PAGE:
I watch many hunting programs and few are not jammed with by “buy this best latest and greatest product commercials” and I understand that bills have to be paid. What I have a problem with is “In range footage”! I have seen numerous hunters have a big buck in range with it’s head down feeding and relaxed and they are more concerned about extensive footage of him alive than taking the best shot offered! They wait until he is about to leave and is on edge and then you here, ” I am going to take him “! Now comes a bad or marginal shot that would have been a great shot 30 seconds earlier. Do they not realize that a real hunter doesn’t want to see the big buck walking around alive. We are all screaming ” Kill him “! I also here the excuse that the camera man had a different angle and he wasn’t an open shot for the hunter ! Really, you are in a pop up blind and the deer is wide open! I know the object is to get the kill on film, but when the good shot is offered, it should be taken then! In this day and age, we have slow motion and rewind on every TV so we know when a bad shot is made and we can see if the deer really jumped string, or if it was just a bad shot! The question is I guess…Why do these guy’s try to have so much in range footage when no real hunter wants to see that? I love you video’s and it’s nice to see guy’s trying to do it right! Keep it up!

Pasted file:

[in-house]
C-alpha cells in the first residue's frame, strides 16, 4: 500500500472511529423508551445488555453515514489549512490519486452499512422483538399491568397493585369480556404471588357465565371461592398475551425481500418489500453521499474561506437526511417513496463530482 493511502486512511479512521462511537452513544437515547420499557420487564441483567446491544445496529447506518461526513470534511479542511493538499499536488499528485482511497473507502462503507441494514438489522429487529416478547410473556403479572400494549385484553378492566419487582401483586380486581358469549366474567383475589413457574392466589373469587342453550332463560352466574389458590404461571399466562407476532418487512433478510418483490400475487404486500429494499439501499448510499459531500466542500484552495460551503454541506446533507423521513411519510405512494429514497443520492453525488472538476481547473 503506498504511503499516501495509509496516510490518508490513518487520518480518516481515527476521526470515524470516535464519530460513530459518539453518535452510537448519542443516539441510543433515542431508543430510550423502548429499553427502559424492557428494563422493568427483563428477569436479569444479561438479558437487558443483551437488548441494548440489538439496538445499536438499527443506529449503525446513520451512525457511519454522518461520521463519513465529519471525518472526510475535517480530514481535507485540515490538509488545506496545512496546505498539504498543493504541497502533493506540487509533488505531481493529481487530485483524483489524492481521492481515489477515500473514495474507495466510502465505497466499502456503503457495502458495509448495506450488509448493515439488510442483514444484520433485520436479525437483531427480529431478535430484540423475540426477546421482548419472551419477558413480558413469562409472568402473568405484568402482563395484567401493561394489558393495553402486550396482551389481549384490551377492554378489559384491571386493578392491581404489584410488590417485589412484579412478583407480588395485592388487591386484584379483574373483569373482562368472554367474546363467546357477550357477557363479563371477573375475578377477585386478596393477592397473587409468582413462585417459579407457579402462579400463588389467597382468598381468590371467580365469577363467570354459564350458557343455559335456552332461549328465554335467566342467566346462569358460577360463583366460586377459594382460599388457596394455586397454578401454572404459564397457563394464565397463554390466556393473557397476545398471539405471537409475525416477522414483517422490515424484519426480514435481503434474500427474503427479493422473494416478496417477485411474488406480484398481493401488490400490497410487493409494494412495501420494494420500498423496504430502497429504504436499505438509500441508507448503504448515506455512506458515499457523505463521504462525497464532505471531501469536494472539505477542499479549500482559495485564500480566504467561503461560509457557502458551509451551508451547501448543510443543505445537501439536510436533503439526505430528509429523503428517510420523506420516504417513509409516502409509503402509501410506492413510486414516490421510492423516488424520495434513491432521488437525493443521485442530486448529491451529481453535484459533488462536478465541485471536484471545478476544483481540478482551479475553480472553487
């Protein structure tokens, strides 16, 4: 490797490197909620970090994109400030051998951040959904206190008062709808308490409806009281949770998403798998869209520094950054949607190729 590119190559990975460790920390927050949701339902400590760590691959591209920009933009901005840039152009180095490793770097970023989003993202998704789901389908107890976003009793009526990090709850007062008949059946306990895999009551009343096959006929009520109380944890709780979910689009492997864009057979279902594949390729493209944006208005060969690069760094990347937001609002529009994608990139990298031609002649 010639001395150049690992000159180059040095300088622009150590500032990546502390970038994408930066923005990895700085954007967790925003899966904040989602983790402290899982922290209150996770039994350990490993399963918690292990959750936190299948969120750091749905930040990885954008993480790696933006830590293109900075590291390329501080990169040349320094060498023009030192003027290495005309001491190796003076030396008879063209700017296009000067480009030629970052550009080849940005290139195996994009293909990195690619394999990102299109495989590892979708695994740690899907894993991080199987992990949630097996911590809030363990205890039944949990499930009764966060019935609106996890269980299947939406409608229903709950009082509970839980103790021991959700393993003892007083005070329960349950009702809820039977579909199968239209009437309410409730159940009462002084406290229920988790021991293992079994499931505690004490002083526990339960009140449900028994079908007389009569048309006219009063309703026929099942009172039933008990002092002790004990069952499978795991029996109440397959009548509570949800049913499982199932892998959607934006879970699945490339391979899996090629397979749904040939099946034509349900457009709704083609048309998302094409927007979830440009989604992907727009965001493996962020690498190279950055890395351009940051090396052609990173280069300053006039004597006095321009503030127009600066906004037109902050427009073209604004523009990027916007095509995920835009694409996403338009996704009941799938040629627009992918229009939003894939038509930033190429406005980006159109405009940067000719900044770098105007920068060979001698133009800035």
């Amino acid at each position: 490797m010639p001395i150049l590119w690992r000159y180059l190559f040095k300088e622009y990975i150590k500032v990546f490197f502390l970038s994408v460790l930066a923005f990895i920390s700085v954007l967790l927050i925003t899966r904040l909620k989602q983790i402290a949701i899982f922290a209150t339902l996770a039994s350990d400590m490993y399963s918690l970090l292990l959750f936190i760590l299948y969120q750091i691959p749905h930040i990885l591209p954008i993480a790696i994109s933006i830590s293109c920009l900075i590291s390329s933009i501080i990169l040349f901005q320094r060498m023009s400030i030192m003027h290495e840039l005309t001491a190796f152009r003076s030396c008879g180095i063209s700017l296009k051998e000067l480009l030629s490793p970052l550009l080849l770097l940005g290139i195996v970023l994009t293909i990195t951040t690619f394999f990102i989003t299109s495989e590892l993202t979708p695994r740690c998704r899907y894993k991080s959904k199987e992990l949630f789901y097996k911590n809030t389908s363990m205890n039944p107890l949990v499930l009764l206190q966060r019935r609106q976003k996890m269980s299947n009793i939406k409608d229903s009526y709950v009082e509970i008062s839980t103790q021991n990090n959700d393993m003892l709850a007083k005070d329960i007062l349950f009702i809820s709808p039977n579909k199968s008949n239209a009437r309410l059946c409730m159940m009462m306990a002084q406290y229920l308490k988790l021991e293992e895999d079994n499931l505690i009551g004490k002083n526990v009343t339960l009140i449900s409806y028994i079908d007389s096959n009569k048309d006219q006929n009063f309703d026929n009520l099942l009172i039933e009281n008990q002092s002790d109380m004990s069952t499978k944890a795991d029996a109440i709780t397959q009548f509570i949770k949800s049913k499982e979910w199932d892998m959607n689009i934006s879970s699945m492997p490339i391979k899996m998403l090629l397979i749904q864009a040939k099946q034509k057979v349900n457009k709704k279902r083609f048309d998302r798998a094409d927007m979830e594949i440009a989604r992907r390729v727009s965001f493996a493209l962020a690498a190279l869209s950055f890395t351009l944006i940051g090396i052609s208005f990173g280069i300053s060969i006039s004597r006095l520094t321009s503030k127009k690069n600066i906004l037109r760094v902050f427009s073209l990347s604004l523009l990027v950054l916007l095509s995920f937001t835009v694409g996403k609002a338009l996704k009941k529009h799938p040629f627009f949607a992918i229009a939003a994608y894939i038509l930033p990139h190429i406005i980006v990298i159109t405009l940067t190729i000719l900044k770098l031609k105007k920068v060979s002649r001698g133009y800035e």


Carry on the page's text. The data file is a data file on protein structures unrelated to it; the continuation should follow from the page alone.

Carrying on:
Question By paul tuckerSeptember 2, 2020

There’s a lot to unpack in here.  First off, thanks for watching the show!  We appreciate it.  I can’t speak for all shows, but having more than a decade of experience filming hunts, I can tell you that in most cases this is clever editing, and the fact that the cameraman and hunter truly do have different points of view of the animal.  I know it doesn’t seem like much, but a few feet to one side or higher/lower in a stand can make a world of difference between what the camera sees and what the hunter sees.  I experience this quite a bit even when I’m filming myself and the distance between me and my camera is only a foot or two.

Editing plays a big part in this as well.  Many shows have a tendency to chop up the footage to make it appear longer.  Show the deer in the field – cut to the hunter in the stand/blind – back to the deer – back to the hunter – and so on.  Many times, the footage of the hunter in the stand or blind is recreated after the shot.  This whole thing makes it appear that the animal is in range for much longer than it is. People who film for these shows are real hunters just like everyone else, and they almost always shoot as soon as the first good opportunity presents itself. ~Justin

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